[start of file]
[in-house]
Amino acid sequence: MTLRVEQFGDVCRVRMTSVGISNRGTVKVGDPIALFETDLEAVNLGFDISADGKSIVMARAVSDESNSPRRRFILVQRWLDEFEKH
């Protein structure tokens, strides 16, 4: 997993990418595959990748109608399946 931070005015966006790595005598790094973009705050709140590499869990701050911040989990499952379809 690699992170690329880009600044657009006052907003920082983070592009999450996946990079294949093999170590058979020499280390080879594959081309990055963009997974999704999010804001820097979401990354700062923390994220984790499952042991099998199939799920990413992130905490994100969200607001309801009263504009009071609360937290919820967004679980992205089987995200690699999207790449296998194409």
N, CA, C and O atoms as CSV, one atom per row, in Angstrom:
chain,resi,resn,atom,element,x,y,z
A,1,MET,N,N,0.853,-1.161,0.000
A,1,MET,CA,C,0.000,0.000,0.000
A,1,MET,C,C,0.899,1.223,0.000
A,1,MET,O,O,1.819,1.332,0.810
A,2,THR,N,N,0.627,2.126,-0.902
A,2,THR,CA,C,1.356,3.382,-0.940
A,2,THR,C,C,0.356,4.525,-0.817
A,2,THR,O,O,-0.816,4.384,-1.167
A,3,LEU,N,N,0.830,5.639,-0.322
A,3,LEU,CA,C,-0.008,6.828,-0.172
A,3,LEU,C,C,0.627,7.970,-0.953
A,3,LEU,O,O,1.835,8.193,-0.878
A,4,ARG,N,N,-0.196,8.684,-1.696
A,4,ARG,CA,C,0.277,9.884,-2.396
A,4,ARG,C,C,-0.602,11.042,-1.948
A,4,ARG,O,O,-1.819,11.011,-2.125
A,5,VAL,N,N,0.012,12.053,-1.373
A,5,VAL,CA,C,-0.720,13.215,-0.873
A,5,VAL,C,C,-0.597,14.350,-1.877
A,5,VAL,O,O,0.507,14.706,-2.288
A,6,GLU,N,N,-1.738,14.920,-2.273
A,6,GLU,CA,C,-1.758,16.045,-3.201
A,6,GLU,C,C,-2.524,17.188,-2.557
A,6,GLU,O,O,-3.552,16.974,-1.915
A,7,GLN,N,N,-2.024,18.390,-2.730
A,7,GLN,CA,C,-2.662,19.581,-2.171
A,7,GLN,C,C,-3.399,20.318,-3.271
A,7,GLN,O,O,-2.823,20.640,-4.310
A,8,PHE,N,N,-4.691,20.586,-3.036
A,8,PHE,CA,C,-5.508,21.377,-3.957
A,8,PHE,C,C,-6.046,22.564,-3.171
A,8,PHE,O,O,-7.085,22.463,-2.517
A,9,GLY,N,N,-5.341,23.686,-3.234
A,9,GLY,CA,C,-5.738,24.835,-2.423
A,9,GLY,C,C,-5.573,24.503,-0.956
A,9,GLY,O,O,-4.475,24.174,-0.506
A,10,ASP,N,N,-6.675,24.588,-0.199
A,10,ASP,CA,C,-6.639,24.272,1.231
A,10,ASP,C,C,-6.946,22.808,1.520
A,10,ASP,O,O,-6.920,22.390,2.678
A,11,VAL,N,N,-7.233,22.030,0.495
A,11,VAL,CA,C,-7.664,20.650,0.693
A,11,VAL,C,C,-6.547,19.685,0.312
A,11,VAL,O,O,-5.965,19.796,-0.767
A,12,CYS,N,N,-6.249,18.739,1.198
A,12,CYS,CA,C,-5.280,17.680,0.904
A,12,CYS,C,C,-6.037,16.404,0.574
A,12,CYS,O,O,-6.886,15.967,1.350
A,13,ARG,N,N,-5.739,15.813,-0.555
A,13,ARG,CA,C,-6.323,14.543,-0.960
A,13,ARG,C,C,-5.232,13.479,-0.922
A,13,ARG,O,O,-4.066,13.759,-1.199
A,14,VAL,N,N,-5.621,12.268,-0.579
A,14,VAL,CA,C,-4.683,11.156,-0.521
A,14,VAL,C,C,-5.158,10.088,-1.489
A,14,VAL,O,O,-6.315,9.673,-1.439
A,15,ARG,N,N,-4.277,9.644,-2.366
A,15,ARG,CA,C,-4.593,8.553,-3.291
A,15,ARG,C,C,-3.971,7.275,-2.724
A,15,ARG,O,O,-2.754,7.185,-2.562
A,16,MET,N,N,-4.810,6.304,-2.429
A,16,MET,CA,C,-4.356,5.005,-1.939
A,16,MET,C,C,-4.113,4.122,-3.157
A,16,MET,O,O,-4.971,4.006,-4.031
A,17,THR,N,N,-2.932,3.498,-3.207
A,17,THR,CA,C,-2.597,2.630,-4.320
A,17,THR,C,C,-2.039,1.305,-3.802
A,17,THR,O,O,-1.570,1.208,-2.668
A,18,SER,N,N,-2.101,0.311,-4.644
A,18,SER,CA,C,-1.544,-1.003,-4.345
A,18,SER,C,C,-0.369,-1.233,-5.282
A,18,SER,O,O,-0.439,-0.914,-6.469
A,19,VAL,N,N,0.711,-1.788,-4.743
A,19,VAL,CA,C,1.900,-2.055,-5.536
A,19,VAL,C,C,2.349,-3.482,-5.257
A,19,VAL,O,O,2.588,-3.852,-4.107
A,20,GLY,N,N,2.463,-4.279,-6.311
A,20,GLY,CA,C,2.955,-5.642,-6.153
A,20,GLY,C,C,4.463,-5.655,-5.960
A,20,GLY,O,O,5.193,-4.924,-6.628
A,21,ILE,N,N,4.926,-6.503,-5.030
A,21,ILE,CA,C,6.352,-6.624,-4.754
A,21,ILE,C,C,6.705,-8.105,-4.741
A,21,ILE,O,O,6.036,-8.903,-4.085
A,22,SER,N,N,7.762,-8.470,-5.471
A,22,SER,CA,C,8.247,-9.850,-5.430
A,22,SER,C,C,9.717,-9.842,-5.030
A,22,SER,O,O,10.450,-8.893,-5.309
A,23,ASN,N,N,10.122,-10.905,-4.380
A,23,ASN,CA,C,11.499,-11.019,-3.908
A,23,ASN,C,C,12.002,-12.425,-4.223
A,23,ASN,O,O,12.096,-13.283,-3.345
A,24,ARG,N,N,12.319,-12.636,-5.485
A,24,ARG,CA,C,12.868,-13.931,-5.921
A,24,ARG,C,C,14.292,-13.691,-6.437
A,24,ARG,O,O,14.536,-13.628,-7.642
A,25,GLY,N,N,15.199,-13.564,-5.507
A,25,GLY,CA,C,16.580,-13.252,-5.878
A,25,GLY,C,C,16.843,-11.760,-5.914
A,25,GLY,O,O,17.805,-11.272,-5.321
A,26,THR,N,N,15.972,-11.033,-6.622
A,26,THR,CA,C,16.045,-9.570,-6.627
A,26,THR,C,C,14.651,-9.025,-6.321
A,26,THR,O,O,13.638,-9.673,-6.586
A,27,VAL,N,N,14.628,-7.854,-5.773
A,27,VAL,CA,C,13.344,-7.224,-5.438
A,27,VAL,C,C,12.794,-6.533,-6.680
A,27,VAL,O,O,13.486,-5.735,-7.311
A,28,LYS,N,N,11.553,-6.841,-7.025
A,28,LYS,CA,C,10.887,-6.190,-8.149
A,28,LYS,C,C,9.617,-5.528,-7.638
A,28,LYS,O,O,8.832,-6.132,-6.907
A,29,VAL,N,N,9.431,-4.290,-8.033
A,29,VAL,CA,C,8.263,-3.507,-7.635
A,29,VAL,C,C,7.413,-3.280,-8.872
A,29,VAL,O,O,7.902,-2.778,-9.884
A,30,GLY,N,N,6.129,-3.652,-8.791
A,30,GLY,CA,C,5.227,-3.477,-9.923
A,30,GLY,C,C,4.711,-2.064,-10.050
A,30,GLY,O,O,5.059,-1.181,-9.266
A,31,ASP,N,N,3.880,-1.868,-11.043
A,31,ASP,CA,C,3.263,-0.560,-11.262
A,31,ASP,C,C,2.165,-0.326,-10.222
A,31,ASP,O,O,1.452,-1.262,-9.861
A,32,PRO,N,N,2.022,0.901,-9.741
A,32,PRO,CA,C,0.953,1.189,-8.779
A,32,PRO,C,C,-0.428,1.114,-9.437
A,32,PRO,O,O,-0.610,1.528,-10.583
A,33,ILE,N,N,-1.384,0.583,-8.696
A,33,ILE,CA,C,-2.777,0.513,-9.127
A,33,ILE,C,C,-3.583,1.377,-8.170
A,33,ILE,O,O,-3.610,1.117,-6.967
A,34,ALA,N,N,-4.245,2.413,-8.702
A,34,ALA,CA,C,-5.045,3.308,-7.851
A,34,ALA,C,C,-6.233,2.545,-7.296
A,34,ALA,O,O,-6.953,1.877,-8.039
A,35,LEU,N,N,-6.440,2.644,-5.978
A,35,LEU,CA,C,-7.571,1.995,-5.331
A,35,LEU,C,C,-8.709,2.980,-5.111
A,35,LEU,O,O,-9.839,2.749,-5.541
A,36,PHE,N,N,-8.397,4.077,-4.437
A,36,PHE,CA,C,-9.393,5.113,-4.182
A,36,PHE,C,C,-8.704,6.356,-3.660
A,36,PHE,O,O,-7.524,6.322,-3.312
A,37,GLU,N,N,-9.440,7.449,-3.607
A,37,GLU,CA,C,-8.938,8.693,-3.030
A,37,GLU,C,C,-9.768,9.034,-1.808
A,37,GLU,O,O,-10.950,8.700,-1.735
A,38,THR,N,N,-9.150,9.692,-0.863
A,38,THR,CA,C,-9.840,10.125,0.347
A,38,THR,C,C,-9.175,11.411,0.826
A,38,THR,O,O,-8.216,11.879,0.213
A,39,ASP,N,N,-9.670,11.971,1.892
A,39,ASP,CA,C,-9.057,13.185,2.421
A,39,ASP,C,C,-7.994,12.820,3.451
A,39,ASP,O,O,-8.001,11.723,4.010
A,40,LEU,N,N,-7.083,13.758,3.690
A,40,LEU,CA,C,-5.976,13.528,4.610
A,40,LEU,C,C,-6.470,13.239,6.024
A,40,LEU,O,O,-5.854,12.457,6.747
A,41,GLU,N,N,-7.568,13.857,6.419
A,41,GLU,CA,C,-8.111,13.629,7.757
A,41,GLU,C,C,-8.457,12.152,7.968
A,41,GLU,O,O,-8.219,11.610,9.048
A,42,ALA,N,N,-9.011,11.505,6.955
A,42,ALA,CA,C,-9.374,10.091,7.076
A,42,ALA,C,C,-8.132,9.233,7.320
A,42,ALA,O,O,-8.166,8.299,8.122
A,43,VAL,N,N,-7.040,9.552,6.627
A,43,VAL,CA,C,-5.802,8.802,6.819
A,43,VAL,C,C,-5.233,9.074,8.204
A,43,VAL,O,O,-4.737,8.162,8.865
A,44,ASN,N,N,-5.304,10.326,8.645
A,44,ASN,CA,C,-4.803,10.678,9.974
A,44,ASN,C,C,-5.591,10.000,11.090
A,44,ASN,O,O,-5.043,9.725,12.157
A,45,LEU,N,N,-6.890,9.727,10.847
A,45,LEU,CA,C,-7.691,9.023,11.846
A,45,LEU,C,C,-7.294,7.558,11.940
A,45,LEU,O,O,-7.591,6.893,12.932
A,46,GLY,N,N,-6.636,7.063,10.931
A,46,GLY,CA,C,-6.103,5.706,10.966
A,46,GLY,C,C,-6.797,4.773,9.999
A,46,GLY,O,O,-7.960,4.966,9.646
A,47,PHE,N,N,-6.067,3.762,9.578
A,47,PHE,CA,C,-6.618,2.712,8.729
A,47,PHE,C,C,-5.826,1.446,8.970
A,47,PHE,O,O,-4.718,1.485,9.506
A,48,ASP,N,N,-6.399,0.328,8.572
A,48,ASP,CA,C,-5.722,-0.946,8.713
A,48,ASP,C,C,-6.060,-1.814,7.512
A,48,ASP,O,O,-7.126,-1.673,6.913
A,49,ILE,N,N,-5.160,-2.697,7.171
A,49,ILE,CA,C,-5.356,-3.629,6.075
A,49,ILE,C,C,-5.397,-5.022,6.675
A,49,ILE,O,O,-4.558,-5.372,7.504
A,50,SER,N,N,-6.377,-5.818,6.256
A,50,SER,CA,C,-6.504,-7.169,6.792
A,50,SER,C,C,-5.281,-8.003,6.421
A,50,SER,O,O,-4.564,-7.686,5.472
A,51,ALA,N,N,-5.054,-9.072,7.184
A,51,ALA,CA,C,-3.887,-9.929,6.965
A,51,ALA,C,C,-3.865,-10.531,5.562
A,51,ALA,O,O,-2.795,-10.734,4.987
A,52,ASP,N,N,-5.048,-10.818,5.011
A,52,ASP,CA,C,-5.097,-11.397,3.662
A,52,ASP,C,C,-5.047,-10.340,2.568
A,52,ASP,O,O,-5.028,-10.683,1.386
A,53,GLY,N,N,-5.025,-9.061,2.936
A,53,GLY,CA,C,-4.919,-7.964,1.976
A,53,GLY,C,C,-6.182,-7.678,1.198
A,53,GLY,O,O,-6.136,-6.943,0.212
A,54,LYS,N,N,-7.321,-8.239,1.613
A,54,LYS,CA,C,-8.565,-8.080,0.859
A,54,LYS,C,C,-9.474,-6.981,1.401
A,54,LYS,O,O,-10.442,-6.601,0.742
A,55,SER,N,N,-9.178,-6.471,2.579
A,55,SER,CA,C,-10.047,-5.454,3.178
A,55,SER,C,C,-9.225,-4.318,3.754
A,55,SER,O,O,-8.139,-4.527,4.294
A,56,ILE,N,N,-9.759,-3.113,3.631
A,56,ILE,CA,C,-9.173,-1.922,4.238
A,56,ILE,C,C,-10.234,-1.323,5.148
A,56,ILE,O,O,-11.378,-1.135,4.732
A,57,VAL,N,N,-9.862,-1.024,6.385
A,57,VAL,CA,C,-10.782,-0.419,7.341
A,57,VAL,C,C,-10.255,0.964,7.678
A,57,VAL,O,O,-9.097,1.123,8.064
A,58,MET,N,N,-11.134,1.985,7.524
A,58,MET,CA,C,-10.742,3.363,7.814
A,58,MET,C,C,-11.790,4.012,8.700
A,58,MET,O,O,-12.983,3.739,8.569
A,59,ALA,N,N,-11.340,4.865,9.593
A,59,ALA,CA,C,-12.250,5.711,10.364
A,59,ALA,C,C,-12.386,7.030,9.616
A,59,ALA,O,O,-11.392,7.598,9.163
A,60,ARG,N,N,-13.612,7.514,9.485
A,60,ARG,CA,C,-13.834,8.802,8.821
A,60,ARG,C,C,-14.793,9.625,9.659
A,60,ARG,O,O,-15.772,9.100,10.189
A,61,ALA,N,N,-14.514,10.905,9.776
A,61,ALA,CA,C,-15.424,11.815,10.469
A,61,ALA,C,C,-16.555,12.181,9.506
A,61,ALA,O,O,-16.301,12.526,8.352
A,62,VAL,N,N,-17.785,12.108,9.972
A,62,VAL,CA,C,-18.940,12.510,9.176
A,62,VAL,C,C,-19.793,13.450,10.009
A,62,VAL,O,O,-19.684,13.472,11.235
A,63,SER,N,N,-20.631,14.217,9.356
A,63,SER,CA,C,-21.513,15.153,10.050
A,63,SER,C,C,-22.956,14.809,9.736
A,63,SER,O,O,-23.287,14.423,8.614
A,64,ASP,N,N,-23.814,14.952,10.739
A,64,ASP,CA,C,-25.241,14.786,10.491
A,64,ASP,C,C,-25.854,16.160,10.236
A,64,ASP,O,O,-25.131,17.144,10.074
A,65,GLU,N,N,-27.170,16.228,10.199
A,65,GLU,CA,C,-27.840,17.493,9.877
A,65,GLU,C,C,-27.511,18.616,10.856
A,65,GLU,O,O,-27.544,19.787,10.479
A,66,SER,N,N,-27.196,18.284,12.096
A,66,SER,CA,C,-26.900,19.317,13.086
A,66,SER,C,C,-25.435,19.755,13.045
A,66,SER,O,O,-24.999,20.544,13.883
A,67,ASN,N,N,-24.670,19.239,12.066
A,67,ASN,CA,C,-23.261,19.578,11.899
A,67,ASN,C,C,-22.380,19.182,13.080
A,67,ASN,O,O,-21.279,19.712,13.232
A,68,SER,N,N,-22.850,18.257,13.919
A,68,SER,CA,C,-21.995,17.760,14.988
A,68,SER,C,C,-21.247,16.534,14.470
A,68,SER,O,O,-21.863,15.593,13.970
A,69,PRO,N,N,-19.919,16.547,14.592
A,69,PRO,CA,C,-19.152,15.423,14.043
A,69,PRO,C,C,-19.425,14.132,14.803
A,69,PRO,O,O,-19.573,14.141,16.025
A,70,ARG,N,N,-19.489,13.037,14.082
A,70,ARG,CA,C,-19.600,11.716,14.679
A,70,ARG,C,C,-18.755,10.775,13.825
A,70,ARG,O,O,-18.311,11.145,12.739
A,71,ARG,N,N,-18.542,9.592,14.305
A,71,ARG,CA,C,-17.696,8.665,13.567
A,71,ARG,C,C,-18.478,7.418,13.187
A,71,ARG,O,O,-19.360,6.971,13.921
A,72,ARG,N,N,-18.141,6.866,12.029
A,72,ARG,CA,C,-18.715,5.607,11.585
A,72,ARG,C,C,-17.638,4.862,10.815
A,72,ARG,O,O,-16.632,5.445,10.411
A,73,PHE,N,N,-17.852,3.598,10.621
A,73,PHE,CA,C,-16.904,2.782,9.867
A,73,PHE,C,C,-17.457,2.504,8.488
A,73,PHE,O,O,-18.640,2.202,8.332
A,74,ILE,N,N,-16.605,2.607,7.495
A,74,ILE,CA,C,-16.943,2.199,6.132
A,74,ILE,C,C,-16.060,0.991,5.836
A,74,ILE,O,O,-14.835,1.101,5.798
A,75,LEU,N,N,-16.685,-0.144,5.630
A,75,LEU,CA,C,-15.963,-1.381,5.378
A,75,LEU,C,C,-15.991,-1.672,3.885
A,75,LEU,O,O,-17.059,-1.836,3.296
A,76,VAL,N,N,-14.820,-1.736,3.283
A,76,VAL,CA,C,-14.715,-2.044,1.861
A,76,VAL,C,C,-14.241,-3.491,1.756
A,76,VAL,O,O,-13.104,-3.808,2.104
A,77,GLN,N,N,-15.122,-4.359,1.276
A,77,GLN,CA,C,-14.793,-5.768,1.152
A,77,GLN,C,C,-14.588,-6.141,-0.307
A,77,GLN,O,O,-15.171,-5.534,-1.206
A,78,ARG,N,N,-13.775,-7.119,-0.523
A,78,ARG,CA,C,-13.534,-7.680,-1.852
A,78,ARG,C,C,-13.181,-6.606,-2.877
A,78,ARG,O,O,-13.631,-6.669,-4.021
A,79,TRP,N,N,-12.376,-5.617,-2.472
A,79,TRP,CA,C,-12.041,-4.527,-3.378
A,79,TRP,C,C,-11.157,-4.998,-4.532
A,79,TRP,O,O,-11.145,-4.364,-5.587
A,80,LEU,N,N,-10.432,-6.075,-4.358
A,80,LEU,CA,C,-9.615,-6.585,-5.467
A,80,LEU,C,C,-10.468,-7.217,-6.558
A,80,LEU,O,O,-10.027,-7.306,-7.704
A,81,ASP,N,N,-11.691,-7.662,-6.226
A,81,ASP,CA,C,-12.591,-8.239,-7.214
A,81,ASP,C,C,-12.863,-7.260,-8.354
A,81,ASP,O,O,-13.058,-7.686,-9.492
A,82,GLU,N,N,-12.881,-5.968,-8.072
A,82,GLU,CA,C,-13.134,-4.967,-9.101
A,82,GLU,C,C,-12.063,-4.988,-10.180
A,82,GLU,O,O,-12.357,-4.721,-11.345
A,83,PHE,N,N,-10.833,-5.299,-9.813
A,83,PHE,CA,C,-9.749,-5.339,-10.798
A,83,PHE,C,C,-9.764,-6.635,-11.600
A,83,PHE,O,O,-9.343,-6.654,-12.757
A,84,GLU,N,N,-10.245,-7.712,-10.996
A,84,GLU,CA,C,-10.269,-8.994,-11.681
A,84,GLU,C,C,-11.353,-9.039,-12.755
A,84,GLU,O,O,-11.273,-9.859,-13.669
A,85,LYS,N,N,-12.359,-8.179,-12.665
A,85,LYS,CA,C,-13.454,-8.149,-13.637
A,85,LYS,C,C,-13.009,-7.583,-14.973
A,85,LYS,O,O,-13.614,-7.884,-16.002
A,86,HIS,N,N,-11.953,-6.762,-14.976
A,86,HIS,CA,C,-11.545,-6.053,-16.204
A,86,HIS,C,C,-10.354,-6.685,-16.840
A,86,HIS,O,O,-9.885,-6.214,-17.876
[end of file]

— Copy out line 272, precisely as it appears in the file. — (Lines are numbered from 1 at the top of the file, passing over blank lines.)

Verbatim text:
A,67,ASN,C,C,-22.380,19.182,13.080